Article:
LinkedIn hit by share fall – but breaking China could be just the job
SHARES in LinkedIn fell by as much as 9.6pc yesterday as it delivered revenue forecasts that fell short of Wall Street's expectations.
The world's largest professional networking site boasted 277 million members around the world by the end of last year, up more than one-third over 12 months.
But its figures for the future deflated hopes that LinkedIn can sustain its growth streak.
It forecast sales of between $2.02bn (€1.48bn) and $2.05bn this year, compared with the average analyst expectation of $2.16bn.
For the first quarter, the company's sales outlook of $455m to $460m also came in below the $470m expected by analysts.
LinkedIn says plans to expand its revenue base include reaching more workers overseas, adding mobile features and making acquisitions.
"LinkedIn is continuing to grow, but that growth is slowing because of a scaling up of the business," said Steve Weinstein, an analyst at ITG Investment Research.
"As you get bigger, it gets harder and harder to find a lever that can be material to growing your business."
The internet giant, which has its headquarters for Europe, the Middle East and Africa in Dublin, was founded in 2003 and in recent years has attracted a million new members join every week – more than one member per second.
A recent study found 72pc of business leaders in Ireland are present on LinkedIn, compared with 23pc of the general public. Mobile phone users account for 41pc of its members worldwide.
But the scale of its growth has slowed with chief executive Jess Weiner admitting that tapping in to China would be a key piece of LinkedIn's future plans.
He said the company could establish a joint venture in China, which had a population of 1.35 billion, as a way to crack the market given the challenges that US internet services have had there.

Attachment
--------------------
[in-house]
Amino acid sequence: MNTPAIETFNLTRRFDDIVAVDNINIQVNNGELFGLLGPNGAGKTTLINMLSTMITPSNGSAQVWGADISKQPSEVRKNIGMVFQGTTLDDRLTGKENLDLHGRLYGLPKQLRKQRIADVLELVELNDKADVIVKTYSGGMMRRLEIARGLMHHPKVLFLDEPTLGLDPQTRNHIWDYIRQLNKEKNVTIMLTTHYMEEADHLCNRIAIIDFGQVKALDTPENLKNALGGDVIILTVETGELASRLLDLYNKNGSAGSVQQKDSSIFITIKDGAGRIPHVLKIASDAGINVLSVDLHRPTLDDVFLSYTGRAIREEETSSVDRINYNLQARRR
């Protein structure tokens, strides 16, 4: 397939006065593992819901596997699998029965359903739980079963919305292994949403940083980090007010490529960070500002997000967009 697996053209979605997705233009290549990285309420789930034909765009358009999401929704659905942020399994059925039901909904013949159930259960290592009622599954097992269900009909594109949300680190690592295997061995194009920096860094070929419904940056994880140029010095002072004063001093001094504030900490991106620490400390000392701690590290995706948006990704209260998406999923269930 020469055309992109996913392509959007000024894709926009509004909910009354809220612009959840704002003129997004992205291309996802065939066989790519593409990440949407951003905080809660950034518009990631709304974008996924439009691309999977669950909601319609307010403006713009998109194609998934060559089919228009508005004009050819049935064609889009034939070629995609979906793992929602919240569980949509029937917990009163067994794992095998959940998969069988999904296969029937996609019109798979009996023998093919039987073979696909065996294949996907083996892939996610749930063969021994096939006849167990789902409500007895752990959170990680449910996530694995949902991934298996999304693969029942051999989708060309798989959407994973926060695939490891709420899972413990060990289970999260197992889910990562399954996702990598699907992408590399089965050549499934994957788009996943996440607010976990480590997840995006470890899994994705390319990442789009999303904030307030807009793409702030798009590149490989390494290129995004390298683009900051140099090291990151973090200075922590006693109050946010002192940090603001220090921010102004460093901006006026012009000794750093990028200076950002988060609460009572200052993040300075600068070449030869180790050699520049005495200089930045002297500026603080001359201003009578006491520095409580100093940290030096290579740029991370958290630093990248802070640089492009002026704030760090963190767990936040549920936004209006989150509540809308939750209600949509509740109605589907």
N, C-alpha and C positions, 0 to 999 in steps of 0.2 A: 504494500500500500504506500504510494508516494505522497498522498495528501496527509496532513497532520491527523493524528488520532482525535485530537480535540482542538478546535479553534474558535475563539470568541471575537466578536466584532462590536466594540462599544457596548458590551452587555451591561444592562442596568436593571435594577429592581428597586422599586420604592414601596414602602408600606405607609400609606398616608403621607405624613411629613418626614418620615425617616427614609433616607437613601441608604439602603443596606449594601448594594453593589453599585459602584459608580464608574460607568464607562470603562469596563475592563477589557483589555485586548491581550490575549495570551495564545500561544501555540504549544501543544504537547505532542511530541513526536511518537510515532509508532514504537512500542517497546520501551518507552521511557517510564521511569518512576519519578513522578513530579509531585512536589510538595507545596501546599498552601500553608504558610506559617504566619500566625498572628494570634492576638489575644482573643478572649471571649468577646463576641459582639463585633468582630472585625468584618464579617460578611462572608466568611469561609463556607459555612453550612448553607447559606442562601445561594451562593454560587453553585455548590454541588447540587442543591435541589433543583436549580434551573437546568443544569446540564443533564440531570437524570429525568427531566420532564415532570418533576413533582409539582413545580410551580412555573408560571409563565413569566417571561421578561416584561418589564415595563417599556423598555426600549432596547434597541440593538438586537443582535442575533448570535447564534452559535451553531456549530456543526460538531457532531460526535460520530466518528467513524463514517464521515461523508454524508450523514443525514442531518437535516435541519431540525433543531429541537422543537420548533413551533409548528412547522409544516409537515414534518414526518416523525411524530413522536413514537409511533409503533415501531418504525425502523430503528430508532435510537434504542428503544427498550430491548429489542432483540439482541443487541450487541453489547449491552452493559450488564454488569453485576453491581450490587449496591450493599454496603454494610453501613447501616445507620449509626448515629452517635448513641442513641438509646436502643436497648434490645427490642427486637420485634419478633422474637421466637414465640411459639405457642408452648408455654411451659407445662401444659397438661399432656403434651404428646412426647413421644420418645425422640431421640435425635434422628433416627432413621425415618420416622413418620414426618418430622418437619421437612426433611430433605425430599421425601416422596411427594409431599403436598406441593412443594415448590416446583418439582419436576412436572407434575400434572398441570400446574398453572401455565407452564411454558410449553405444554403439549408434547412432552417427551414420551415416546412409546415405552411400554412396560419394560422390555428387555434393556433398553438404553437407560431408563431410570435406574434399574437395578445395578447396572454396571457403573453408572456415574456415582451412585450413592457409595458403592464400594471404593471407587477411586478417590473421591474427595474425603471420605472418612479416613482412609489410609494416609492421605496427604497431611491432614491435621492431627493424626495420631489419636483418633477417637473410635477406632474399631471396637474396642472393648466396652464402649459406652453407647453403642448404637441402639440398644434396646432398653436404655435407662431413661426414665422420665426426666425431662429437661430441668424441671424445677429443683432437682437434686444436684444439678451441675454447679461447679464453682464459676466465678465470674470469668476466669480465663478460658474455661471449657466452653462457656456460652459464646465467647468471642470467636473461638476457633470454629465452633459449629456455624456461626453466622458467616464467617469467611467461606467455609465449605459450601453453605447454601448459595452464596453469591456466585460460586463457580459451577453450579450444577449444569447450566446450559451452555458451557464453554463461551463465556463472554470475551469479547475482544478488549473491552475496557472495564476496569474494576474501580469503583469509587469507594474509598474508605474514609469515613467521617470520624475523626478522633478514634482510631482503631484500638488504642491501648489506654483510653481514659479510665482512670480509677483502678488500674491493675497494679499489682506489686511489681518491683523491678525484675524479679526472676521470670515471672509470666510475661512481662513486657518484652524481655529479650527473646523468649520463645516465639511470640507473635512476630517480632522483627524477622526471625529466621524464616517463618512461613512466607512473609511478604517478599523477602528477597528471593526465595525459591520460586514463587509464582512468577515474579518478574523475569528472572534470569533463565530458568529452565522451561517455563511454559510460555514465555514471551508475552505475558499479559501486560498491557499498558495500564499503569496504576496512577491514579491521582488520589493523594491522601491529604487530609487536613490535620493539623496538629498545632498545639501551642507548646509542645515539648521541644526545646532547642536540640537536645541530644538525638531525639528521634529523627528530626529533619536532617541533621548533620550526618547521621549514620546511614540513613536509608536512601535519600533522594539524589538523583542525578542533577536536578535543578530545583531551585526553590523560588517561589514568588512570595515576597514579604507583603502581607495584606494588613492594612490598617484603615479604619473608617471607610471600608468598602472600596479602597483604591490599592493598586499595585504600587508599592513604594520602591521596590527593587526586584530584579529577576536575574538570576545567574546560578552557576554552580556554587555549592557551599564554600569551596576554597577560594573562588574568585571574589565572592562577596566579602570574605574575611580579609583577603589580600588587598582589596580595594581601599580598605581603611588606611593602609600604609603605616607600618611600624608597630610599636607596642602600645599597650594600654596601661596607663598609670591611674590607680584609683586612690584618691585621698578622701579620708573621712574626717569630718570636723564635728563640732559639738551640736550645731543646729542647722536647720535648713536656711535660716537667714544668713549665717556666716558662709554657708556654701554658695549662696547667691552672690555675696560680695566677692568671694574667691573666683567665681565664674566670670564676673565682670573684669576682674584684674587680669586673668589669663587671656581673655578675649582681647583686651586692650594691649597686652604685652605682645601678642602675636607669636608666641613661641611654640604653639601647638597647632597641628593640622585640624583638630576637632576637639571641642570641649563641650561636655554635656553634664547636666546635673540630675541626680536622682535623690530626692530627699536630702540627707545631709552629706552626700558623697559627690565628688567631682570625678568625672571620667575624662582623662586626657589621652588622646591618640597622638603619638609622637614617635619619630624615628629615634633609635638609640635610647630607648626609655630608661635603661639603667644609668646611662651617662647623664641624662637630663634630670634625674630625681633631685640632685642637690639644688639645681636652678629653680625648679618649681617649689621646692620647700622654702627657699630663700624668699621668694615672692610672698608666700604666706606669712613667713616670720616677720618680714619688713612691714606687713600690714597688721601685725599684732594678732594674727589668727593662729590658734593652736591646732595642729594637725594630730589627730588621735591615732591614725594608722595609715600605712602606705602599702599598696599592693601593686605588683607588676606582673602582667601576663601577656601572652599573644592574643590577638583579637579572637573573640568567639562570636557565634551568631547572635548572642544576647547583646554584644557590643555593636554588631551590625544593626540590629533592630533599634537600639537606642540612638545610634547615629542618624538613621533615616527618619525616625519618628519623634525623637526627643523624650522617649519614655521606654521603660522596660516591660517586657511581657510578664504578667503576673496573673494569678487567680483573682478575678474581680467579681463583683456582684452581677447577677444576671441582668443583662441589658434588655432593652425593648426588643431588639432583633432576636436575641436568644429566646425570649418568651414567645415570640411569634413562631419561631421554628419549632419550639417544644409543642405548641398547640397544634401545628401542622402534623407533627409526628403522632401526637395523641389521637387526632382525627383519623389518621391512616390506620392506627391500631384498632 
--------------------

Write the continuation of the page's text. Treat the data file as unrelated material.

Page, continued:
"China is where today we already have four million members, but where nearly one in five of the world's knowledge workers and students live," he said.
The social network is also gearing towards connecting professionals with prospective employers by announcing it would pay $120m in cash and stock to buy online job search service Bright Media, which it said should help improve online matches while broadening its user base.
Overall, sales figures show a 47pc to $447.2m in the last quarter of last year, up 47pc from $303.6m from a year earlier.
But profit in the quarter dropped to $3.8m or 3 cents a share – down from $11.5m, or 10 cents from the end of December 2012.
Broken down, sales in talent solutions, LinkedIn's main business, rose 53pc to $245.6m, compared with growth of 90pc in the same period last year.
Revenue growth in LinkedIn's advertising business, called marketing solutions, slowed to 36pc from 68pc a year earlier, while the premium subscriptions unit increased revenue by 48pc, down from 79pc in the same period last year.
The results come at the end of a mixed quarter for the other top social-networking services.
News from Twitter that its user growth was slowing pushed shares of the microblogging service down 24pc and Facebook last week reported revenue that topped analysts' estimates, with more than half of ad sales coming from mobile devices.
The stock soared 14pc after the announcement.